Oh, No Love! You’re Not Alone
“I never thought the death of someone I've never met would affect me like this,” is the common mantra of civilians when a celebrity dies. But why? Why must there be a divide between “them” and us? They eat, sleep, create, and breathe the same way “we” do until that poignant day when they, and everything they did, ceases to be. The only difference is that there are a lot more people who’ve heard their name than say, mine. We grieve because something or someone that has touched our lives and changed our perception can no longer continue doing so. We should be affected by the death of those we deem untouchable because the very fact that we’ve heard of them is what makes them real and their legacy tangible.
I was hesitant to write anything about David Bowie—his passing or what he meant to me. Literally millions have found inspiration from him so anything I could add to the conversation would be trite, boring, maybe even sycophantic. I mean, the man released an album and died two days later. There’s no way he couldn’t have staged that better, the man who required all eyes on him at every grand evolution period of his life. Why contribute when silence seems so much more fitting to the “true” fan? Except in a weird, beautiful way, his death obliterated the true from the passing and made us all one. This unity is what births the cult of celebrity and the seamless way Bowie managed to transition that from life to death is breathtaking.
Today, it’s customary to see a flurry of activity whenever there’s a big shift in the norm. Natural disaster, acts of human cruelty, and celebrity deaths among them. But what separated Bowie’s death from every other was just how many people and how many genres of people, so to speak, spoke up. From the rebels to the quiet ones, from the girls to the boys to the ones that don’t know if they’re girls or boys, every incarnation of Bowie struck a chord with someone. In the end, it didn’t matter if you were a rocker or a mod or a mocker; Bowie allowed you to be someone else and yourself. It seems fitting that at the candle-lit vigil by his Soho home in New York, the only noise that could be heard on that stoop came from the portable speakers someone brought with them blasting “Changes.” He made art that changed lives, and after his death, we wanted to return the favor even if it just meant laying orange flowers at a spot he used to frequent.
As a performer who allowed us in only on his terms, despite playing the world like the perfect showman he was, Bowie highlighted his boundaries by requesting a simple cremation and no service when it came to his death. But it’s only natural that we, as his fans, wanted a bigger finale because that last goodbye is closure. It’s how I start contemplating a world without the secret, wild, completely irrational hope that I might run into him since we both happened to live in the same city. Time resets with death, but we are so lucky to live in an age of social media where the world is not divided by oceans and distance, but bonded by the power of words and technology.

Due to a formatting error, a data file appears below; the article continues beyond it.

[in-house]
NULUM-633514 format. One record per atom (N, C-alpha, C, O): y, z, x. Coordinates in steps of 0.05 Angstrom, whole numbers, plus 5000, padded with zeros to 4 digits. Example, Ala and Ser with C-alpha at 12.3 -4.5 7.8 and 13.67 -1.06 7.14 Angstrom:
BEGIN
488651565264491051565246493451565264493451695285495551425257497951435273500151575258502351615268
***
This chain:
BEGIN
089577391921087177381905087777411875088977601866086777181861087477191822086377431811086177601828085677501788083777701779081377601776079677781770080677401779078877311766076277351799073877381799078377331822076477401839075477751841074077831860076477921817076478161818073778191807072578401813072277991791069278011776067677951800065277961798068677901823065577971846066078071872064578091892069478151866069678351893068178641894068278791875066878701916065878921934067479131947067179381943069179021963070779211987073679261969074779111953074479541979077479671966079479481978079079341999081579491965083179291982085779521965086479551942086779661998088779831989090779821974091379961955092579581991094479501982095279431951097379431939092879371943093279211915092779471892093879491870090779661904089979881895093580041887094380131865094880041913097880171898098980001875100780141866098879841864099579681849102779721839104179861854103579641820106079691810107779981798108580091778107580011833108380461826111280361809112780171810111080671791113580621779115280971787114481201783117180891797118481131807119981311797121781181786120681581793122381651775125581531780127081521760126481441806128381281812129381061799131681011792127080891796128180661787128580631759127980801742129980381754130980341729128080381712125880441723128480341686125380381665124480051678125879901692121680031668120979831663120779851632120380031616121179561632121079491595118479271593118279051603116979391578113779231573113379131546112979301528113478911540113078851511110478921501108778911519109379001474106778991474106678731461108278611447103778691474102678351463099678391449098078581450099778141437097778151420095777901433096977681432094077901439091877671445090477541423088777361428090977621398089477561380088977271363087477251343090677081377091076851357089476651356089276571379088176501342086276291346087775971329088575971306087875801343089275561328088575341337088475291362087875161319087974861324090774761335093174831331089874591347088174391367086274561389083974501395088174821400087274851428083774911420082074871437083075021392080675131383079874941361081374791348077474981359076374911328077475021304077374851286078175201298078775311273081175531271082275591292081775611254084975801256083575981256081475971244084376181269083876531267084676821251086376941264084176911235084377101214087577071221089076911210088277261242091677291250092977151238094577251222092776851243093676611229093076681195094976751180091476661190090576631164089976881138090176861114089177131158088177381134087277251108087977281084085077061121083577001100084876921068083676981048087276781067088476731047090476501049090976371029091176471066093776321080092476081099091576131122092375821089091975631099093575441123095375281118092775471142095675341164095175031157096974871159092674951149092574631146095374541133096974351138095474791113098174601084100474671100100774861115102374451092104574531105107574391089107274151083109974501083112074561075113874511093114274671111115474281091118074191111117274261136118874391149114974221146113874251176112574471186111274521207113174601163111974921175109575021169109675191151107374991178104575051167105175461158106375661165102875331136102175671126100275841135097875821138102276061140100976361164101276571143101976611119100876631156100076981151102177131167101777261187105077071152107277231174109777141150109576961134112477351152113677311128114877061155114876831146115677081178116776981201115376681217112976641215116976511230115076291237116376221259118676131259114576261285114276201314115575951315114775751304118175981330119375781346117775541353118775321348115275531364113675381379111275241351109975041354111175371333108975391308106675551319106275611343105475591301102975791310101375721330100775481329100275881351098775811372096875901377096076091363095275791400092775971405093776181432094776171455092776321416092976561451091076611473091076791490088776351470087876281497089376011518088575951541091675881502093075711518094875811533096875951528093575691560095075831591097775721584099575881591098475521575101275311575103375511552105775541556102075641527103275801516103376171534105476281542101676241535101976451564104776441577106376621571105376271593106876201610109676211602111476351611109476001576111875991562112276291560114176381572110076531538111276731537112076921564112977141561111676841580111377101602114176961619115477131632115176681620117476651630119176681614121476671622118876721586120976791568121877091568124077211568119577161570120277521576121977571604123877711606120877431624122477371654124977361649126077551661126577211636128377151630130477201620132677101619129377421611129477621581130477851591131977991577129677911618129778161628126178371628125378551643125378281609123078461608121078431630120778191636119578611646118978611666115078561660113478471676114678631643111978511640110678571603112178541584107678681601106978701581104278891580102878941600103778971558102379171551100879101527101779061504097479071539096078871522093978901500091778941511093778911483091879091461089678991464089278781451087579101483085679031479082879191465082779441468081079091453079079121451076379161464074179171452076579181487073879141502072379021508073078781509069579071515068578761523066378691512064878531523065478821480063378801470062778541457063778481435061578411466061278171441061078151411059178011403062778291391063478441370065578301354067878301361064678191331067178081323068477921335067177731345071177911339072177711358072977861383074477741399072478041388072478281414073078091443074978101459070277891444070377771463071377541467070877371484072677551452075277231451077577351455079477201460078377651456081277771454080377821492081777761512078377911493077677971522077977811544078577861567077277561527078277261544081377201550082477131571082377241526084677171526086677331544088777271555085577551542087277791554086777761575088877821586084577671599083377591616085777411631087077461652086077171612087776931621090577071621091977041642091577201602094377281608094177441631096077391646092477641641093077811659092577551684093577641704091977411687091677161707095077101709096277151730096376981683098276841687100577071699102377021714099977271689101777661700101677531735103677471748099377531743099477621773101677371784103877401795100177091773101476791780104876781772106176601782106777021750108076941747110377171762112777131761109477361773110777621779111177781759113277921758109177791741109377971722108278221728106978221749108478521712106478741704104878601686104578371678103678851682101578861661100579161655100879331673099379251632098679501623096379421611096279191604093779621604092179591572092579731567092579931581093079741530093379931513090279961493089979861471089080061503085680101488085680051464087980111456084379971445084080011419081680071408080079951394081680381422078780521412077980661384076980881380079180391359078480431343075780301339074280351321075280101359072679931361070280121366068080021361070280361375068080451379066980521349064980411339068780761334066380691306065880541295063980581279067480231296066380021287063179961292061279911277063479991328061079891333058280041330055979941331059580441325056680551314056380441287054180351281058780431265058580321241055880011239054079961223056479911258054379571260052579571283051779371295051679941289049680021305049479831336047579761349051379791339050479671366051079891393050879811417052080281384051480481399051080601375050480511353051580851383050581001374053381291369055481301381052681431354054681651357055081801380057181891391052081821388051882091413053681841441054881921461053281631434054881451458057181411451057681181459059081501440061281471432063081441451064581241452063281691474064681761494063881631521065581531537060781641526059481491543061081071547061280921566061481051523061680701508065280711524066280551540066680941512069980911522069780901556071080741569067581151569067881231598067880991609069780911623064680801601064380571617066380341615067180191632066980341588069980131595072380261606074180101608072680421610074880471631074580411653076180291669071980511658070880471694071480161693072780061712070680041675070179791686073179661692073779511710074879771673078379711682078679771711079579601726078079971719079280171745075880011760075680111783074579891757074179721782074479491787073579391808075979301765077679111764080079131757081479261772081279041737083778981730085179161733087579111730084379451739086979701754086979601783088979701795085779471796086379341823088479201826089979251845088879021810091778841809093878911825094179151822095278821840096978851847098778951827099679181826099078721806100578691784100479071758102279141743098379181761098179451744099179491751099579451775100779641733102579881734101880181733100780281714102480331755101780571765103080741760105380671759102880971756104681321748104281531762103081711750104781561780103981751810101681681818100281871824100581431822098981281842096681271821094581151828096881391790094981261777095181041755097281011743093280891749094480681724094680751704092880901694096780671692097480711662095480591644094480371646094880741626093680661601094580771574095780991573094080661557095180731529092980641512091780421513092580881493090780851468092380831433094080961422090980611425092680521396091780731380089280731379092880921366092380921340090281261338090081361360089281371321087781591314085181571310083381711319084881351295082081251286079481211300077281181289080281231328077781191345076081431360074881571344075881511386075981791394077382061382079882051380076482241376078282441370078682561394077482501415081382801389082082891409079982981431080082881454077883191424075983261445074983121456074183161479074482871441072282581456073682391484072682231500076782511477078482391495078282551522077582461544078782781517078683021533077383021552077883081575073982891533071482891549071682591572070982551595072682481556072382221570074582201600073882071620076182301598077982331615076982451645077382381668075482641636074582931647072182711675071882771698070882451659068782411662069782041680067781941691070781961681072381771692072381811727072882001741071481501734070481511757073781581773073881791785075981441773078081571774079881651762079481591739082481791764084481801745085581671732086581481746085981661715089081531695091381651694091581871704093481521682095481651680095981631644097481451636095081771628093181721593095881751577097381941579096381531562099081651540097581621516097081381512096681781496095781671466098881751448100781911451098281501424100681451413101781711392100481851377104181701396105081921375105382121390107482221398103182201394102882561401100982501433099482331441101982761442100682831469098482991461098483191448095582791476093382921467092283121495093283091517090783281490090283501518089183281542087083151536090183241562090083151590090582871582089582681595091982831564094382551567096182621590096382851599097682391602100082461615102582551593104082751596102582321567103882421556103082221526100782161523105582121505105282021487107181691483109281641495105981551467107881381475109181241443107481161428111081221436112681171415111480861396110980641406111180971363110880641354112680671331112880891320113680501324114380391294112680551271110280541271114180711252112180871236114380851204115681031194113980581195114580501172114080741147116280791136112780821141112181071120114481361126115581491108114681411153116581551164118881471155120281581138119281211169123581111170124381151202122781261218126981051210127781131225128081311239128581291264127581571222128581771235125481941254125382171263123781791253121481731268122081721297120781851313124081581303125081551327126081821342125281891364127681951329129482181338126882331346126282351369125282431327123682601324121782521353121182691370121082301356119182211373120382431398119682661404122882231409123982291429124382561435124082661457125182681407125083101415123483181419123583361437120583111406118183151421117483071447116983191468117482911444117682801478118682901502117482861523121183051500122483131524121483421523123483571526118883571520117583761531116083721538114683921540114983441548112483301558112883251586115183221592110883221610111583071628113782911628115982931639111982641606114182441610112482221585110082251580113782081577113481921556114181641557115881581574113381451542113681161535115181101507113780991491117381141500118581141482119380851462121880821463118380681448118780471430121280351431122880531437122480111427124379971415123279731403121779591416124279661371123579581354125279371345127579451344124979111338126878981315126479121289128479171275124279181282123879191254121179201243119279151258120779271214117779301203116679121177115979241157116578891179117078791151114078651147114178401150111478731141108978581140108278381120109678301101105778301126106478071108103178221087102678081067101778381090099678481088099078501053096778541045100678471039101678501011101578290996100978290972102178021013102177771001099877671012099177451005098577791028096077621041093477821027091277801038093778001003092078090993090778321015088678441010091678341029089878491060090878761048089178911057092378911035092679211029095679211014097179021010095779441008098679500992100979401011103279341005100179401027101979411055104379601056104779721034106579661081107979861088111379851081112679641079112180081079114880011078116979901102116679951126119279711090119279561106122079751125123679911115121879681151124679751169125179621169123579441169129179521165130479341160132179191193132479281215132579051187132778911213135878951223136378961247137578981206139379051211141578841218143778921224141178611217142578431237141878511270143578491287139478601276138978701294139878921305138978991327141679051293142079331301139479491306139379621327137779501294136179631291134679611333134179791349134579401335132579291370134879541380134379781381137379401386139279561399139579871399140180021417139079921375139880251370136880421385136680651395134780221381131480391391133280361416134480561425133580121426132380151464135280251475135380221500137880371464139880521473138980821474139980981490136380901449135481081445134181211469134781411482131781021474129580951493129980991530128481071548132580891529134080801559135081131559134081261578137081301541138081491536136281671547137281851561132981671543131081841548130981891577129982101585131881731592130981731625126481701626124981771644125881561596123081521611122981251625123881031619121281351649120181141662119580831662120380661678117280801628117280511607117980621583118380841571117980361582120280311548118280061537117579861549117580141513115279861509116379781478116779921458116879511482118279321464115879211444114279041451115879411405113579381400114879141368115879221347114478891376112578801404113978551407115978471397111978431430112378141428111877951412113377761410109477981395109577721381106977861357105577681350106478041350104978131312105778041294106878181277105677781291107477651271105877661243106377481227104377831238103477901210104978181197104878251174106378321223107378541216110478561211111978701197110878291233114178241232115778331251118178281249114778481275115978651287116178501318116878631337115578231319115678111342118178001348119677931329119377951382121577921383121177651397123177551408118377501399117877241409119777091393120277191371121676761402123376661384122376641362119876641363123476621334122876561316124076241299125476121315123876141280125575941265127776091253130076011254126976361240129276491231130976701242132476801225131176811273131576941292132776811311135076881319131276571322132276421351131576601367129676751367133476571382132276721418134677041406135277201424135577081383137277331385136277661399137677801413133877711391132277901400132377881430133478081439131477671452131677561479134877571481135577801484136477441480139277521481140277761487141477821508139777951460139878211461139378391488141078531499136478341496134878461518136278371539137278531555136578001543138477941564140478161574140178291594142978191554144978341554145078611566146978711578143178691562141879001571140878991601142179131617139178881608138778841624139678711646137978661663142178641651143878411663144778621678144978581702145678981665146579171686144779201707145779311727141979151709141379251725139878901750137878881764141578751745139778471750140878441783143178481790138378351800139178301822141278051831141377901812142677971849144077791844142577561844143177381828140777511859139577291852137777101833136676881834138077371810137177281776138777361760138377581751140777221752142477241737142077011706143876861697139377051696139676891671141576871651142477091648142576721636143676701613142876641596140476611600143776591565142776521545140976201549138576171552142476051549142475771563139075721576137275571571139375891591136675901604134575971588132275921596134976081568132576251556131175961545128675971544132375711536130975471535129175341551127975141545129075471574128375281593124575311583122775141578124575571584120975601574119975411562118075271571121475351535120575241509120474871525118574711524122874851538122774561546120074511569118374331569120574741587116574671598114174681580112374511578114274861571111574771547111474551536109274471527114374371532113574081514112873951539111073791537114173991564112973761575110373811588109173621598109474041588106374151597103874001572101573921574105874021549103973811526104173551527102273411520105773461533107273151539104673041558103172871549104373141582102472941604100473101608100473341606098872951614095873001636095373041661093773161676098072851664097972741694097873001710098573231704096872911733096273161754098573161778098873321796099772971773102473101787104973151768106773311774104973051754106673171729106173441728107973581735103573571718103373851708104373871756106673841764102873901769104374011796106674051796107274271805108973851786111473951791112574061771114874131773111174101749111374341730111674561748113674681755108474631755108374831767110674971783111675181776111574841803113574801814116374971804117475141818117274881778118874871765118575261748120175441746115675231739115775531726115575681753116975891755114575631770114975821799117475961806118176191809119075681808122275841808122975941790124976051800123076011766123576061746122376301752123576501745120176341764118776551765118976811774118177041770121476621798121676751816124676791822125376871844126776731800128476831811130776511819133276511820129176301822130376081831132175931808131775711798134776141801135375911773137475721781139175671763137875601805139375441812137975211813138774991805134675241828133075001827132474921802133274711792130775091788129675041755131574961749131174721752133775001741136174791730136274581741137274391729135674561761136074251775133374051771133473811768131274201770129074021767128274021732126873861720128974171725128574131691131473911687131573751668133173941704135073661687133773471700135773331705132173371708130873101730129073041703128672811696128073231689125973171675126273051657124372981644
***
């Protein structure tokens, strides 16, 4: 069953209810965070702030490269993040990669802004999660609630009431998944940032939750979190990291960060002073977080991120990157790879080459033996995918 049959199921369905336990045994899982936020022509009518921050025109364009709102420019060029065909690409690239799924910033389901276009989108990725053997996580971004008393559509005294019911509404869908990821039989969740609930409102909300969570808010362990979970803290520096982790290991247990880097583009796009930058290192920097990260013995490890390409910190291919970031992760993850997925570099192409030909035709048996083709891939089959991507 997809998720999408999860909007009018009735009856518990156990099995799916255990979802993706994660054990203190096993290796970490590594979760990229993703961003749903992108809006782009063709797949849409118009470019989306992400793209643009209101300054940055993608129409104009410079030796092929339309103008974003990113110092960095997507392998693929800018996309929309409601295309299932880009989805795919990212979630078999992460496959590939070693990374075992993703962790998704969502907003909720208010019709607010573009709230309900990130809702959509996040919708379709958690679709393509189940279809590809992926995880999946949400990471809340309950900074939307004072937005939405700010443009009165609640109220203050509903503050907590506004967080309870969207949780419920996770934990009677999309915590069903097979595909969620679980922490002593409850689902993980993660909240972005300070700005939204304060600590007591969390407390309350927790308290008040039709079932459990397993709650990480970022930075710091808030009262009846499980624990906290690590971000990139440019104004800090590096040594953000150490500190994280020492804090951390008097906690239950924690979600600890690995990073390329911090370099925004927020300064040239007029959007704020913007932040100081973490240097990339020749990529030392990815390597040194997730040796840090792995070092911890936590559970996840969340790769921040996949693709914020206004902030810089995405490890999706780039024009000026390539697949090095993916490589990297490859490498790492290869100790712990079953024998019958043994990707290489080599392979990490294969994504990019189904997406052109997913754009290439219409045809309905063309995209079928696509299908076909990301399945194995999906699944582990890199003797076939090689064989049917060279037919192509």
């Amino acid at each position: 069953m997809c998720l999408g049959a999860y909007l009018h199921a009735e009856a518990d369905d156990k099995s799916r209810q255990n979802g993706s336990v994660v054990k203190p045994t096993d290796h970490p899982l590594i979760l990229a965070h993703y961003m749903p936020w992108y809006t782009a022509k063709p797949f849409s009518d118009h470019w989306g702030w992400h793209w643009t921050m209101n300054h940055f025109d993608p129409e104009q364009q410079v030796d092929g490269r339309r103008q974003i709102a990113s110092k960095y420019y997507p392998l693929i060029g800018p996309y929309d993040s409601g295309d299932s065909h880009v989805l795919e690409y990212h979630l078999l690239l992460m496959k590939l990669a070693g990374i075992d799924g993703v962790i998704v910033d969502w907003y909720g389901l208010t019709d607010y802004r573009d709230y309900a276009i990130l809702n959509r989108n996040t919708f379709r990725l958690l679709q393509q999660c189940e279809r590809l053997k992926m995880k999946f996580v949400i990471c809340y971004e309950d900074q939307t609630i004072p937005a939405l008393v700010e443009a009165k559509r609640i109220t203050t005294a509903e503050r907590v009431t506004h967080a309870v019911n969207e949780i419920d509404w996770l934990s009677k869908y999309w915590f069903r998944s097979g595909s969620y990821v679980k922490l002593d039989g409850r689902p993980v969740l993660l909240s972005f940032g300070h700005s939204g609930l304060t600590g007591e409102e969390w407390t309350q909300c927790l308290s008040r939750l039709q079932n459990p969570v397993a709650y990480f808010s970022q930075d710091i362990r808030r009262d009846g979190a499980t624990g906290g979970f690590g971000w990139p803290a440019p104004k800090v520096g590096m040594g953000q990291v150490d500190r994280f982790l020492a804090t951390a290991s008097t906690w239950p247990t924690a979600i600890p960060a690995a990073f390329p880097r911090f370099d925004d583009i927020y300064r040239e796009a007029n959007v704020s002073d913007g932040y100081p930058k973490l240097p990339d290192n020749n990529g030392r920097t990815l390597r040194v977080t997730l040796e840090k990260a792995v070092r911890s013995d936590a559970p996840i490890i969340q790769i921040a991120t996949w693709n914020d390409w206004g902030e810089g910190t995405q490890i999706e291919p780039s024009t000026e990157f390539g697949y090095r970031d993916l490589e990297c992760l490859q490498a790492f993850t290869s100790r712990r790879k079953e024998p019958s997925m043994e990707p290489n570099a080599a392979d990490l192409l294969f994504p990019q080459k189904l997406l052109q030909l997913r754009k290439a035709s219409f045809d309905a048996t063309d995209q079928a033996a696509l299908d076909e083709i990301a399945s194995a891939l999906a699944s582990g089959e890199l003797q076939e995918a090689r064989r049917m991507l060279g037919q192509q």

In the days after his death, the hashtag #RIPBowie and variations of it allowed all of us to remember, laugh, cry, and contribute our little bit to sending off the single man who touched us so. Stories of how his music saved lives, transformed lives, created new lives breathed love into the space grief carved out. There is no shame, no embarrassment, and no guilt in allowing ourselves to express the emotions that come naturally when even a celebrity dies. That’s what Bowie fans know—maybe more than anyone else—because it was our misfit king who reassured us when we needed it. During the darkest days when his light went out, we still had his words to unite us once more: “I’ve had my share, I’ll help you with pain. You’re not alone.”
Leyla Hamedi is a pop culture writer living in New York City. Her work has been featured in numerous publications including MetalSucks and Noisey, covering subjects ranging from women in metal to the Istanbul music scene. She is the editor and translator for the international record company Onearth Records and currently reviewing the Mick Jagger-produced HBO show Vinyl for PopMatters. She received her MFA in Screenwriting and works as a story editor for the screenplay company Coverage Ink. Always aiming to seamlessly weave music into the various forms of prose she works in, she won the Grand Prize in the New York Screenplay Contest for her script Holi Cow, a coming-of-age story about a girl’s quest to find herself through the music of David Bowie.